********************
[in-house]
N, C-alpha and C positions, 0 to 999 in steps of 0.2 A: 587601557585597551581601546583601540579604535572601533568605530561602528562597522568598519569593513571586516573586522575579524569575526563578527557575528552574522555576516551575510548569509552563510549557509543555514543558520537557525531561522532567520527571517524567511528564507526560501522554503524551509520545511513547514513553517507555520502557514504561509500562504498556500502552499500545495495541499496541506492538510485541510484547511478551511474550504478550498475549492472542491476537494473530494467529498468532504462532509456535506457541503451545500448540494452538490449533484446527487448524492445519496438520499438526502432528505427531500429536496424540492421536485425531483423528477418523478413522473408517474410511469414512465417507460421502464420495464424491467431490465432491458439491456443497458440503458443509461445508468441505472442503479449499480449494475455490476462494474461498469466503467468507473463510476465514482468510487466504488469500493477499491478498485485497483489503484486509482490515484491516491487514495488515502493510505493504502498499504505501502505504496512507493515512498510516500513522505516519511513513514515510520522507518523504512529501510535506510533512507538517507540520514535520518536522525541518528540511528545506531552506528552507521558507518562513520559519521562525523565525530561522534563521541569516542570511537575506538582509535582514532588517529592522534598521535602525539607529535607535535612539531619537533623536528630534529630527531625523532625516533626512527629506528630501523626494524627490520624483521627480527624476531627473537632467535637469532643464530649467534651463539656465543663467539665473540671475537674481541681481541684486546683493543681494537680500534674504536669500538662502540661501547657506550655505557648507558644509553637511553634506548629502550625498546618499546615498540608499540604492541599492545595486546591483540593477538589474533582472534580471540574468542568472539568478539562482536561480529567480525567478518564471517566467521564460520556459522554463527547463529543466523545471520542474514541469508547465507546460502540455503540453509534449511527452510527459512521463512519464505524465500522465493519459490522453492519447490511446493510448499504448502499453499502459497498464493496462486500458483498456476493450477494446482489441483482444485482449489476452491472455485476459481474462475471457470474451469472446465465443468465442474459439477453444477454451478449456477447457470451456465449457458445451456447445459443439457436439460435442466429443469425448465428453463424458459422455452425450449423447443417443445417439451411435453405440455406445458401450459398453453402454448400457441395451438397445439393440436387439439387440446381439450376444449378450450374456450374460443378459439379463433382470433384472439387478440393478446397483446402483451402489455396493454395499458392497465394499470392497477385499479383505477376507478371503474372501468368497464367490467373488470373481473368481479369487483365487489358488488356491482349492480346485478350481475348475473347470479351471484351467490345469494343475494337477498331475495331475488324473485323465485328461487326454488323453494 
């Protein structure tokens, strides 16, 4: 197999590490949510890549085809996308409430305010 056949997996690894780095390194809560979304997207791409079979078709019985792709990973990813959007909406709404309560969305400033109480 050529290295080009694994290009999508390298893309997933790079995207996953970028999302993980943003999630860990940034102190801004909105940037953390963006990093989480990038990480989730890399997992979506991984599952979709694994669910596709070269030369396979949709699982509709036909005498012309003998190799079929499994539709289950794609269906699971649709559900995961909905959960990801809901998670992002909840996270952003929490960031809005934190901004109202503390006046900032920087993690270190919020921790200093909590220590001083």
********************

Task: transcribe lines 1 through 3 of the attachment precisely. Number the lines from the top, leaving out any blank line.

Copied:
[in-house]
N, C-alpha and C positions, 0 to 999 in steps of 0.2 A: 587601557585597551581601546583601540579604535572601533568605530561602528562597522568598519569593513571586516573586522575579524569575526563578527557575528552574522555576516551575510548569509552563510549557509543555514543558520537557525531561522532567520527571517524567511528564507526560501522554503524551509520545511513547514513553517507555520502557514504561509500562504498556500502552499500545495495541499496541506492538510485541510484547511478551511474550504478550498475549492472542491476537494473530494467529498468532504462532509456535506457541503451545500448540494452538490449533484446527487448524492445519496438520499438526502432528505427531500429536496424540492421536485425531483423528477418523478413522473408517474410511469414512465417507460421502464420495464424491467431490465432491458439491456443497458440503458443509461445508468441505472442503479449499480449494475455490476462494474461498469466503467468507473463510476465514482468510487466504488469500493477499491478498485485497483489503484486509482490515484491516491487514495488515502493510505493504502498499504505501502505504496512507493515512498510516500513522505516519511513513514515510520522507518523504512529501510535506510533512507538517507540520514535520518536522525541518528540511528545506531552506528552507521558507518562513520559519521562525523565525530561522534563521541569516542570511537575506538582509535582514532588517529592522534598521535602525539607529535607535535612539531619537533623536528630534529630527531625523532625516533626512527629506528630501523626494524627490520624483521627480527624476531627473537632467535637469532643464530649467534651463539656465543663467539665473540671475537674481541681481541684486546683493543681494537680500534674504536669500538662502540661501547657506550655505557648507558644509553637511553634506548629502550625498546618499546615498540608499540604492541599492545595486546591483540593477538589474533582472534580471540574468542568472539568478539562482536561480529567480525567478518564471517566467521564460520556459522554463527547463529543466523545471520542474514541469508547465507546460502540455503540453509534449511527452510527459512521463512519464505524465500522465493519459490522453492519447490511446493510448499504448502499453499502459497498464493496462486500458483498456476493450477494446482489441483482444485482449489476452491472455485476459481474462475471457470474451469472446465465443468465442474459439477453444477454451478449456477447457470451456465449457458445451456447445459443439457436439460435442466429443469425448465428453463424458459422455452425450449423447443417443445417439451411435453405440455406445458401450459398453453402454448400457441395451438397445439393440436387439439387440446381439450376444449378450450374456450374460443378459439379463433382470433384472439387478440393478446397483446402483451402489455396493454395499458392497465394499470392497477385499479383505477376507478371503474372501468368497464367490467373488470373481473368481479369487483365487489358488488356491482349492480346485478350481475348475473347470479351471484351467490345469494343475494337477498331475495331475488324473485323465485328461487326454488323453494 
């Protein structure tokens, strides 16, 4: 197999590490949510890549085809996308409430305010 056949997996690894780095390194809560979304997207791409079979078709019985792709990973990813959007909406709404309560969305400033109480 050529290295080009694994290009999508390298893309997933790079995207996953970028999302993980943003999630860990940034102190801004909105940037953390963006990093989480990038990480989730890399997992979506991984599952979709694994669910596709070269030369396979949709699982509709036909005498012309003998190799079929499994539709289950794609269906699971649709559900995961909905959960990801809901998670992002909840996270952003929490960031809005934190901004109202503390006046900032920087993690270190919020921790200093909590220590001083």